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  • Academic salary?

    I am considering taking an academic oncology job (trialist) in the next 8 months and have been curious what the starting salary would be for an assistant professor at schools in Western (not California) and Midwestern college towns. I located Michigan's salary database and did a quick search for hem/onc, which is here (http://www.umsalary.info/deptsearch.php?Dept=Int+Med-Hematology%2FOncology&Year=0&Campus=).

    My sense is these salaries are pre-tax, with very little in the way of bonuses, for the junior faculty. It appears most Assistant Profs are in the upper 100K/lower 200K range and that value bumps up ever so slightly with each promotion in academic rank (the former cancer center director is listed at  ~290K/year).

    Is this basically the expected salary range for academic IM subspecialty jobs? How do other sources of income fit into this as people are promoted? I honestly expected a larger range from junior to senior faculty. I looked up a more procedure based specialty (cards) and the numbers weren't all that different.

    Any information is helpful since salaries can be largely taboo to discuss with colleagues and most of my colleagues go into private practice.

     

     

     

  • #2
    Can we get a little more focused than Arizona to Seattle to Ohio to Oklahoma? Huge ranges there.

    That aside, I'd look at FTE % and clinical %. Those will have a big range.

    Also, medscape has some salary data.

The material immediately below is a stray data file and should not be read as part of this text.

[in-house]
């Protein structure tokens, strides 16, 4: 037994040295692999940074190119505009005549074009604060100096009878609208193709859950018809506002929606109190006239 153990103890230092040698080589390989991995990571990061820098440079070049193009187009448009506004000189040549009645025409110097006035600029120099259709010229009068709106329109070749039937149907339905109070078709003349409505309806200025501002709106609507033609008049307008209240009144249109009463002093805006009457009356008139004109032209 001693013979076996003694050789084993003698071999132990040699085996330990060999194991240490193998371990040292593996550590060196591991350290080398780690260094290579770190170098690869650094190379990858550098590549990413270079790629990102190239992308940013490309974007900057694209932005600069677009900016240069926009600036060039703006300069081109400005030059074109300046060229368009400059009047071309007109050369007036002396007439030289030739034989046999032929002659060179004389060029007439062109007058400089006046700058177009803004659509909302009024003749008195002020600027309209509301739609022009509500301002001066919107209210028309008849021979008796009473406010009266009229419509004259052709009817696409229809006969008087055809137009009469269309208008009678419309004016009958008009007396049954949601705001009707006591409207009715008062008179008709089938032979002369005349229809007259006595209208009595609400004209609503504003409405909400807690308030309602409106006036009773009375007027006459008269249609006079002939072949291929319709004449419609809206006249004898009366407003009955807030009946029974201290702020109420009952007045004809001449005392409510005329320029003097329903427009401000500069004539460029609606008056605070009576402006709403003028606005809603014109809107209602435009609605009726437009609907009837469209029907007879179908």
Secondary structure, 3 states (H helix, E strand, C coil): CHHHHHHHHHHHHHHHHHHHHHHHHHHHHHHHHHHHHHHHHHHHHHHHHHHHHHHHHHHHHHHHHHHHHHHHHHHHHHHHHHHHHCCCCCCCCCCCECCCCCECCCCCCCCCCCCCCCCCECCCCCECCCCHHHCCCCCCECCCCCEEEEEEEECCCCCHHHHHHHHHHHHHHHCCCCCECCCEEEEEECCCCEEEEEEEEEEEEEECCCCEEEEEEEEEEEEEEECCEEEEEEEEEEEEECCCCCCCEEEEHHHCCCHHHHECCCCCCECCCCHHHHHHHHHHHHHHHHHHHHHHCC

edit: Also, that seems really really low. many peds/primary care jobs are higher than that.

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    • #3
      Wow those salaries are low. I do not know the salaries for your field, but the oncologists at my academic institution do much better than that.

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      • #4
        That sounds about right for a prestigious place like Michigan.

        I know radiologists at similarly reputable places with starting base salaries under 200k

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        • #5
          Did my IM residency there and know a lot of these guys and believe that maybe clinical time salaries. A lot have carved out time on projects and funds flow in from those may not be reflected on that. UC appears to be the same too as the salaries appear to reflect only the clinical portion of the salary.

          Gotta love some 'transparency' in pubic systems.  We still have a long way to go to make accountable where system bloat occurs and where we could be a lot leaner and efficient.

           

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          • #6
            Some states (?most) have salary data available for all public employees. If the academic institution is a state university it should be easy to find out how much everyone is making. Just look at what year a faculty member finished their training and what their academic title is and compare with what their salary is. Rinse & repeat for next person until you feel like you have an idea about the academic marketplace.

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            • #7
              Link to Ohio State's salaries:

              https://www.bizjournals.com/columbus/blog/2016/03/osu-salary-database-updated-for-2016-plus-the.html

               

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              • #8
                It depends a lot on the terms and conditions stated in the contract and percentage of academic time vs. clinical/RVU requirements.  But make sure those percentages are what you want and are enforceable.  Also be aware that your greatest negotiating leverage is at time of hiring.  Promotions in academia can be a moving target, and often don't bring much salary increase.